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August 2016 BOOKLIST
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In January of this year, the Dartmouth Medal was awarded to the Encyclopedia of World Dress and Fashion (Oxford) and its companion database, Berg Fashion Library. The American Library Association’s Reference and User Services Association, which selects the winner, noted the project’s “extensive and outstanding multidisciplinary coverage of dress, fashion and its impact on society” and also that the encyclopedia is a “landmark of scholarship that is complemented and updated by the database’s content, including e-books, color images, and articles.”
Berg Fashion Library also received the 2011 Frankfurt Book Fair Digital Award. The judges commented on its ambition and good sales figures. They “hailed the breadth of digital innovation” and called the database “an amazing project that has been carefully developed and beautifully executed and will be used for a very long time in its market.” Most recently, the database received the Bookseller’s FutureBook Digital Innovation Award for Best Website, 2011. Berg Fashion Library was praised as “an incredibly ambitious project in terms of output and business model, with a highly successful and beautifully produced result.”
Small Publisher, Big Plans
Founded in Oxford, England, in 1982, Berg has always been an academic publisher concentrating on books and periodicals in the areas of fashion design, social anthropology, cultural studies, and history. In 1998, Kathryn Earle joined Berg as managing director, and in 2002, with a group of private investors, bought out the company. The idea for Encyclopedia of World Dress and Fashion began with Sylvia Miller, who was publishing director of Routledge Reference. When Routledge dropped the project, Earle and editor Joanne Eicher (Regents’ Professor Emerita, University of Minnesota) picked up where Routledge left off. At that time, in 2003, Berg was a small publisher that employed only 13 people, had no experience in reference publishing, and had never produced an electronic database. But Earle, Eicher, and the volume editors all had a vision and were determined to see the project succeed.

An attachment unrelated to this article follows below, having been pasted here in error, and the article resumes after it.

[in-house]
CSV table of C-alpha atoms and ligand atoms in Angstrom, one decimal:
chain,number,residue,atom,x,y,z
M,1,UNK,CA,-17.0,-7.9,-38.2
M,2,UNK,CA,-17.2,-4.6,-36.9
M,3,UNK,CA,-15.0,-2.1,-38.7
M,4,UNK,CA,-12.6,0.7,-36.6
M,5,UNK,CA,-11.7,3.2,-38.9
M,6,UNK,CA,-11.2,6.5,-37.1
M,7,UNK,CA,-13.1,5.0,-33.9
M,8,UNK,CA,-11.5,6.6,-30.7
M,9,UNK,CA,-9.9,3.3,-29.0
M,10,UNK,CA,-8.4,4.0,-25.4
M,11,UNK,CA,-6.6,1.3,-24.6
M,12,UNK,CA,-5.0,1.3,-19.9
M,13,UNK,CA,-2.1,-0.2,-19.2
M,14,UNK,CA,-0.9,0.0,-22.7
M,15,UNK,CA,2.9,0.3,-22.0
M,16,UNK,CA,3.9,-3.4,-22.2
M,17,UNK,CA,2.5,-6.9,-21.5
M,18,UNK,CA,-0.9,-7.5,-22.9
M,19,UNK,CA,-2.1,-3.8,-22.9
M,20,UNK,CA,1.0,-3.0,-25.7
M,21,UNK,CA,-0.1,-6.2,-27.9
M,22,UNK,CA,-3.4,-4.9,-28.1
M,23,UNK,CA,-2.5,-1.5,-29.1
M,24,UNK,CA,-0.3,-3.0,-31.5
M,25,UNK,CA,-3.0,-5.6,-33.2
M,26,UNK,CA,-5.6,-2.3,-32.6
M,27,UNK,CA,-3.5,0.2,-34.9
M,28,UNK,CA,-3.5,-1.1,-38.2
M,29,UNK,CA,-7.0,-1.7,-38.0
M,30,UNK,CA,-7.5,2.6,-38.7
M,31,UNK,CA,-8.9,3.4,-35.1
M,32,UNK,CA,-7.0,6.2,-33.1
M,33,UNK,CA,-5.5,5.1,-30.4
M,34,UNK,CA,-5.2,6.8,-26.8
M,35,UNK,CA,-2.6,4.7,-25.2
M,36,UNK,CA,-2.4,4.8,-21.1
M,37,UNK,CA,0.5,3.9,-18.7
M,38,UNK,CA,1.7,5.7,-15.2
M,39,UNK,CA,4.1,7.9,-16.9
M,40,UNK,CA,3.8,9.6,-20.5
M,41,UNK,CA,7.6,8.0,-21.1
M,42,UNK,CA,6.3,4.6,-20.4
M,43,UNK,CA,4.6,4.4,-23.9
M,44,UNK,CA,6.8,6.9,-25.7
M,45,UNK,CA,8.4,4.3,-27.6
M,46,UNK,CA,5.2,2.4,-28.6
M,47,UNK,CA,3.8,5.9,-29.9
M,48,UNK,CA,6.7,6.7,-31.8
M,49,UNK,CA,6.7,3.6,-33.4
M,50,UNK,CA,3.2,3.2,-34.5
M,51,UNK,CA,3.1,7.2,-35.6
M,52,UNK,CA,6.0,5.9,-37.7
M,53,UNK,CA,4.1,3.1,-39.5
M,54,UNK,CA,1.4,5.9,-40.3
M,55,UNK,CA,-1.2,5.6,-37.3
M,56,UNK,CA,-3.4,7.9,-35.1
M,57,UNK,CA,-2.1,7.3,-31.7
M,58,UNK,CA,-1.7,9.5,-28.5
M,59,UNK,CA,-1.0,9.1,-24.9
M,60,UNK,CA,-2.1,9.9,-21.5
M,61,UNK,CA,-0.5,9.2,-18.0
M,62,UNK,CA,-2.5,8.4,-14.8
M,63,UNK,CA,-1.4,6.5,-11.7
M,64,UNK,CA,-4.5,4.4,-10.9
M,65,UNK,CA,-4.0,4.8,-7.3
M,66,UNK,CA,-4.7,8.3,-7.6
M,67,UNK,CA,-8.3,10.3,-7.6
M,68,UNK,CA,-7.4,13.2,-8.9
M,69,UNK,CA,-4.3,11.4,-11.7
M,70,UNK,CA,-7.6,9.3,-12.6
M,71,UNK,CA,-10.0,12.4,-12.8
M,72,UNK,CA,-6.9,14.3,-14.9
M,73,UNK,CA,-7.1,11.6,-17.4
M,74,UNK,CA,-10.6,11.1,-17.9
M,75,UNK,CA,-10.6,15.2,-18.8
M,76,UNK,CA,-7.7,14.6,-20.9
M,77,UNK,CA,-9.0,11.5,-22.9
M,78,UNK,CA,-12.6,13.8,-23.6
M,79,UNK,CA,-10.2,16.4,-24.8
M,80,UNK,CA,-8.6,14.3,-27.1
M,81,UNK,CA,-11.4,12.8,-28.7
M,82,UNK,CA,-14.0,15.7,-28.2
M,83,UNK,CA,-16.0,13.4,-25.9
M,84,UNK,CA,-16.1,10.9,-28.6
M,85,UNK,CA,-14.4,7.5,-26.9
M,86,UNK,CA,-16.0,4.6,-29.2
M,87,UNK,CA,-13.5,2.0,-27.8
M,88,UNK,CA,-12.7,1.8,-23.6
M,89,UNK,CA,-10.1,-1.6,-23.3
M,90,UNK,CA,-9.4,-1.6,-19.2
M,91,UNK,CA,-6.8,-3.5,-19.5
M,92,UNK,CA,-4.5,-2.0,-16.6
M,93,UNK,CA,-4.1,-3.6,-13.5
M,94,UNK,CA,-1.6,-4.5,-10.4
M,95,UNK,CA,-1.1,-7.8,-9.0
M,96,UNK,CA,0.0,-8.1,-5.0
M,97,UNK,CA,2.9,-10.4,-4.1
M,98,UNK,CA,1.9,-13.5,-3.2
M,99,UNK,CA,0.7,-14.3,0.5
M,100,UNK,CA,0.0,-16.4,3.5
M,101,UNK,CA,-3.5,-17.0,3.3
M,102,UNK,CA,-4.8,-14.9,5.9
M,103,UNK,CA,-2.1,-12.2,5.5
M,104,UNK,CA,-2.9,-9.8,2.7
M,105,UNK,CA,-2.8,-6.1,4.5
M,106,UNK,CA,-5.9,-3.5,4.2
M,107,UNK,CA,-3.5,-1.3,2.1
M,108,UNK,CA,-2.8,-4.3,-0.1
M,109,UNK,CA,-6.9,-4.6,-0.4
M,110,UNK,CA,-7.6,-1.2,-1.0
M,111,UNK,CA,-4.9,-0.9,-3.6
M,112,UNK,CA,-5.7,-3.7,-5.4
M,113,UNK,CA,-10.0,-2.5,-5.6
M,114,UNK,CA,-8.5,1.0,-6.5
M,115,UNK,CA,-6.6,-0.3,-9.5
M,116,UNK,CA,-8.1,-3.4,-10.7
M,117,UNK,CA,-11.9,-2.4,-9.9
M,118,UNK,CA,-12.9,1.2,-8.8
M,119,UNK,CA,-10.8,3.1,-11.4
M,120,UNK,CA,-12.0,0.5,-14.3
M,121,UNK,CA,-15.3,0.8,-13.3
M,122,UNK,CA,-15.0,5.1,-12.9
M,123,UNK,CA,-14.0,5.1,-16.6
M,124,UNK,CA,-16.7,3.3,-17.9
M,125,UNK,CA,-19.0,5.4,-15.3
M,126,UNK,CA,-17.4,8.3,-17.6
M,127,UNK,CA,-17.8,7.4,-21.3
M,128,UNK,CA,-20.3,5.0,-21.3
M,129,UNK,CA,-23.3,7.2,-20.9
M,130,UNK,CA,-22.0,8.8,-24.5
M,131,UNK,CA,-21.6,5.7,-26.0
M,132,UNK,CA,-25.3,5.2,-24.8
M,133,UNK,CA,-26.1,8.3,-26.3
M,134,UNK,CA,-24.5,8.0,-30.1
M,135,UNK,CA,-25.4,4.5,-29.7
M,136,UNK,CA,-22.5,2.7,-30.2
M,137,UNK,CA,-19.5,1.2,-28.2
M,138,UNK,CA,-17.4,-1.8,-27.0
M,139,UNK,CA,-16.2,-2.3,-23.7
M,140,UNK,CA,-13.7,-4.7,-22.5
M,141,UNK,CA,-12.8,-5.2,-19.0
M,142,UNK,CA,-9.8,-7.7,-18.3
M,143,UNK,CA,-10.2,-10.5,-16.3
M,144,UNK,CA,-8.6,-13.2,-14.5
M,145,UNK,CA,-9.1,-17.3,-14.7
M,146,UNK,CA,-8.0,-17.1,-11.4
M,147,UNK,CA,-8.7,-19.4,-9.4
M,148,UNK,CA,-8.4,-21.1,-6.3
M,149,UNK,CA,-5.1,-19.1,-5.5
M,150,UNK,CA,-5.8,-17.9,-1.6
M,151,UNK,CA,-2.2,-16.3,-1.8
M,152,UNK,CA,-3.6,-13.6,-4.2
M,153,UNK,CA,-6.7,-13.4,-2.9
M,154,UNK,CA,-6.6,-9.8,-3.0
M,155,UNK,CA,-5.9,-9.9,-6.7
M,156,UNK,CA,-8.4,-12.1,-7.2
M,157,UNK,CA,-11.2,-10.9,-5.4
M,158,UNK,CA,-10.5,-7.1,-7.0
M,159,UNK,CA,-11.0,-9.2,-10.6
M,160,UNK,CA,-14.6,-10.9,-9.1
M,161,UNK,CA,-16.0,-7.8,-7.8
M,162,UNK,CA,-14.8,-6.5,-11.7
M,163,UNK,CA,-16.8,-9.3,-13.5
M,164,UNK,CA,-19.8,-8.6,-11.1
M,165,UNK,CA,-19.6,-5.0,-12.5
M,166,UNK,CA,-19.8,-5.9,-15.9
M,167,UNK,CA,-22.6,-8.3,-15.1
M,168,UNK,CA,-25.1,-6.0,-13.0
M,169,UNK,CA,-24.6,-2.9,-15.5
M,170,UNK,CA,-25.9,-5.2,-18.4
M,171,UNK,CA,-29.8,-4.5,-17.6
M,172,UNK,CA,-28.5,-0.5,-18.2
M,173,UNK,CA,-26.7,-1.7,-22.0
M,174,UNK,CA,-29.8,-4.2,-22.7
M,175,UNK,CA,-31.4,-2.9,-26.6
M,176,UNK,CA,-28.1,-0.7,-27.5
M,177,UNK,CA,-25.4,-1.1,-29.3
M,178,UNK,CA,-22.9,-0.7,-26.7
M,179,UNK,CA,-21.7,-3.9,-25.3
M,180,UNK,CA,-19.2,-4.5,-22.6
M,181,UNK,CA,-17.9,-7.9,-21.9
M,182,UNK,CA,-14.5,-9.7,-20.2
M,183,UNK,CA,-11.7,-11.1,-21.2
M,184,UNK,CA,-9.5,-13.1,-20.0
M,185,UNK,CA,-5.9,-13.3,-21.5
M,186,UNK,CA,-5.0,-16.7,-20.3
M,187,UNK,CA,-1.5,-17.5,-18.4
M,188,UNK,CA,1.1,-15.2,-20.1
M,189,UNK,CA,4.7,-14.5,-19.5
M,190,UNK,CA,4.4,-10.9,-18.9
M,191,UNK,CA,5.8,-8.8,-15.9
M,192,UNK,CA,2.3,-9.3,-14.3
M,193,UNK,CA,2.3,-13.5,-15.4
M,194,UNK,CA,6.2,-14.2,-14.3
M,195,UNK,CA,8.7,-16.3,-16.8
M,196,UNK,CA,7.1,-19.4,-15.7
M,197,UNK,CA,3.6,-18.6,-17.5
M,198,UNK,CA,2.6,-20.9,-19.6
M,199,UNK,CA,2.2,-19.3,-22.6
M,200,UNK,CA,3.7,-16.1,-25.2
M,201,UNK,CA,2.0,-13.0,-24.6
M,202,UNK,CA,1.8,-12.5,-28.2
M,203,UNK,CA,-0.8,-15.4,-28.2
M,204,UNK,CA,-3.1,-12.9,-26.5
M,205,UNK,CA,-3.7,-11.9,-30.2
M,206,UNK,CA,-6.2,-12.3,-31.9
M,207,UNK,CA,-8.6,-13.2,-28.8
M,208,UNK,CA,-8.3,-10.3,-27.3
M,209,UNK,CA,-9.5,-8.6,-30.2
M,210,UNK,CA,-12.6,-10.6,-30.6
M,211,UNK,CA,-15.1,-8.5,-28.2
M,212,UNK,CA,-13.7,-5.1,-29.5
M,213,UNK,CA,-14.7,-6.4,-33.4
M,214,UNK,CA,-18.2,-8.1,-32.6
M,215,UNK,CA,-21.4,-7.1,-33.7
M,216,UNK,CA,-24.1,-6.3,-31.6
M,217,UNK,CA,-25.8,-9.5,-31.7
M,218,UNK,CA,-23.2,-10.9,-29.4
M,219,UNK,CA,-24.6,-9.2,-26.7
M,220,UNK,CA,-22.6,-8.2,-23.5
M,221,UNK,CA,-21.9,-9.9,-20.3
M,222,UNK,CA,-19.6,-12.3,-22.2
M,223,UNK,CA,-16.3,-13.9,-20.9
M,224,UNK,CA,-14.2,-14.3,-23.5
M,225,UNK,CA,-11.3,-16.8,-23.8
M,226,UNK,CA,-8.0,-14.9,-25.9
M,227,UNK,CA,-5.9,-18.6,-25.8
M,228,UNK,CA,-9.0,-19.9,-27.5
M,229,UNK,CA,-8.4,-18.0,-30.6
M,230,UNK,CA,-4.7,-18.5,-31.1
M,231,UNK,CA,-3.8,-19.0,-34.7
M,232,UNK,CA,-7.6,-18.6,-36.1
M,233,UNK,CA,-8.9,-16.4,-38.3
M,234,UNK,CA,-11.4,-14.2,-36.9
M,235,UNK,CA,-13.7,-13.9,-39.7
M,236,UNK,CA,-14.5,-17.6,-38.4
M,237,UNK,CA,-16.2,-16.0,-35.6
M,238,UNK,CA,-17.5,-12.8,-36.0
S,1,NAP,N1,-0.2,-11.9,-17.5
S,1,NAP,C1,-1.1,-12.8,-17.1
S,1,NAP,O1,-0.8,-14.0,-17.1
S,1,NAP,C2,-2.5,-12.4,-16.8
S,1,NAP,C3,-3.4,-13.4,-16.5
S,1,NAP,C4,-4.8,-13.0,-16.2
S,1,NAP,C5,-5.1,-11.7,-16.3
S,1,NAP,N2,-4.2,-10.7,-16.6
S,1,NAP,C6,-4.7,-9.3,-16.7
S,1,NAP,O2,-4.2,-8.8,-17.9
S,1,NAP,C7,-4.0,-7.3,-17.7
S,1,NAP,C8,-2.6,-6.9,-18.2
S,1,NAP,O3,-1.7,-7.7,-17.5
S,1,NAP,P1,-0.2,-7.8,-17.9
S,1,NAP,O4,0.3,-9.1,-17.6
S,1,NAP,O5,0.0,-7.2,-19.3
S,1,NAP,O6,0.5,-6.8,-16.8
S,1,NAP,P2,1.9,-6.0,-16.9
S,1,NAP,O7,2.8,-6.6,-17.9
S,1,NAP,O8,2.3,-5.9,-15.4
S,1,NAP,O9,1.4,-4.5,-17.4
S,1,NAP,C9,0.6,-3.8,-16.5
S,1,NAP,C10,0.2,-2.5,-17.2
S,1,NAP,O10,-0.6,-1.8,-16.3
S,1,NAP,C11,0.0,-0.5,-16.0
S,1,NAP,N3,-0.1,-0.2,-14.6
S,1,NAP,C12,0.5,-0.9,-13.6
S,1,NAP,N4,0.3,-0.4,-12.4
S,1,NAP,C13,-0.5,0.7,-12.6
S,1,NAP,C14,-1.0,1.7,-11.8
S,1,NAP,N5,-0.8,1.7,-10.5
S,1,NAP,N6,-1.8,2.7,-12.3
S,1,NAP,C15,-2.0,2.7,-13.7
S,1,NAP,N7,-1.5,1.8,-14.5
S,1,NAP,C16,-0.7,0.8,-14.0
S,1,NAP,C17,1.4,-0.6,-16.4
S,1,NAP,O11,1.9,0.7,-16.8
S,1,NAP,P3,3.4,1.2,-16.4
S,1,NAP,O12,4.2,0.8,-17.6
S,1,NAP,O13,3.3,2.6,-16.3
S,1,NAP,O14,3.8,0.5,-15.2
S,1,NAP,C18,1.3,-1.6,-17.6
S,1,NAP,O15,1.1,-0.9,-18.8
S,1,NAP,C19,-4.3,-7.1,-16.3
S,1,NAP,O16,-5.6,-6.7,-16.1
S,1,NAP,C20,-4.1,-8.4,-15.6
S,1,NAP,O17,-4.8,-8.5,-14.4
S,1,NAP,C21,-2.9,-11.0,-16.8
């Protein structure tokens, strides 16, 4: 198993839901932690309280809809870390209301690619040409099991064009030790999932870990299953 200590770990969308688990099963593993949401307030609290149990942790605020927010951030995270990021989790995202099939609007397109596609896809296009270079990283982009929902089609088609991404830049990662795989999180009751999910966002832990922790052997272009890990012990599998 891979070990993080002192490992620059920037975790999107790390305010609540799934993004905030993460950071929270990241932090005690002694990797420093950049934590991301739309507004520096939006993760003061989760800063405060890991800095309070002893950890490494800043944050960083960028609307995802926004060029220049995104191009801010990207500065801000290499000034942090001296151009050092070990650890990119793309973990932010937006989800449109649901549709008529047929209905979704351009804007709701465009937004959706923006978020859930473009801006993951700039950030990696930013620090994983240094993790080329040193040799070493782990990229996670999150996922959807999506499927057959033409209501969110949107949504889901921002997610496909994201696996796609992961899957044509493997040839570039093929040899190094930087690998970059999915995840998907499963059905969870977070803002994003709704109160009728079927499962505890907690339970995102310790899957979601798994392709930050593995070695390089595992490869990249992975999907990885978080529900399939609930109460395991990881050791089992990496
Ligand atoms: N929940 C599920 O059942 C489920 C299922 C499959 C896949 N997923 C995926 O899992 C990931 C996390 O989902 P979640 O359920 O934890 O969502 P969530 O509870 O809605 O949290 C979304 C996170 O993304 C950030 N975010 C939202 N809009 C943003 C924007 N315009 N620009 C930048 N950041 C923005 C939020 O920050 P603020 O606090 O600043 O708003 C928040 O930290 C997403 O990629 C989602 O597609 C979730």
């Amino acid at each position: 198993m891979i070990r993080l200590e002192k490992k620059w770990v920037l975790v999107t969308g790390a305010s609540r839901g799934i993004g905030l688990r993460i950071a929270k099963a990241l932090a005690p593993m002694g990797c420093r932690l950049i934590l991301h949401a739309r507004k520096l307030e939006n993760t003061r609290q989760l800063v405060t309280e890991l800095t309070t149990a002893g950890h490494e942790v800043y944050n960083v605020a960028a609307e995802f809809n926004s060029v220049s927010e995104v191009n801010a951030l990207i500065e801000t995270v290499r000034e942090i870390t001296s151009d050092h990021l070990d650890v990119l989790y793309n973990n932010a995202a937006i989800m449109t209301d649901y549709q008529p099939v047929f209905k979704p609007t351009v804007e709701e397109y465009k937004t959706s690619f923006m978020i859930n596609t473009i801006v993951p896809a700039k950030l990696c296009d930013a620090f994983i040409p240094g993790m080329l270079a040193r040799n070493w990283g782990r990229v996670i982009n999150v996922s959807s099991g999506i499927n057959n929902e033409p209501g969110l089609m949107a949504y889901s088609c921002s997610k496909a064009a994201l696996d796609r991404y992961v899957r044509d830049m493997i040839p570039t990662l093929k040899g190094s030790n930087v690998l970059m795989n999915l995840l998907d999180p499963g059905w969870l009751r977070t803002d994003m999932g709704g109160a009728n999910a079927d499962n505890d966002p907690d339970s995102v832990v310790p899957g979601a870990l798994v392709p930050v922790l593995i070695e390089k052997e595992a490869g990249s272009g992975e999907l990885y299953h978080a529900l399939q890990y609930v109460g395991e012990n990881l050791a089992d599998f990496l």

During a five-year development period, three business plans were written, resulting in shareholder and bank support. Bloomsbury Publishing PLC liked one of the plans and bought Berg in 2008. (Although the company will move from Oxford to Bloomsbury’s offices in London, Berg’s name and imprint will be preserved.) Berg Fashion Library, which was developed by iFactory of Boston, is marketed by Oxford University Press worldwide, and Oxford is the imprint for the print encyclopedia in the U.S.
Putting It Together
The 10-volume Encyclopedia of World Dress and Fashion was published in July 2010, with the online version following in September. Despite Berg’s small size, the statistics for the project are impressive: 3.6 million words, 866 articles, and 2,000 images in the print version. In addition, the online database includes 60 e-books (approximately 5 million words), two reference sources (A–Z of Fashion and Dictionary of Fashion History), and currently 1,600 museum images from the Victoria and Albert Museum’s fashion collection.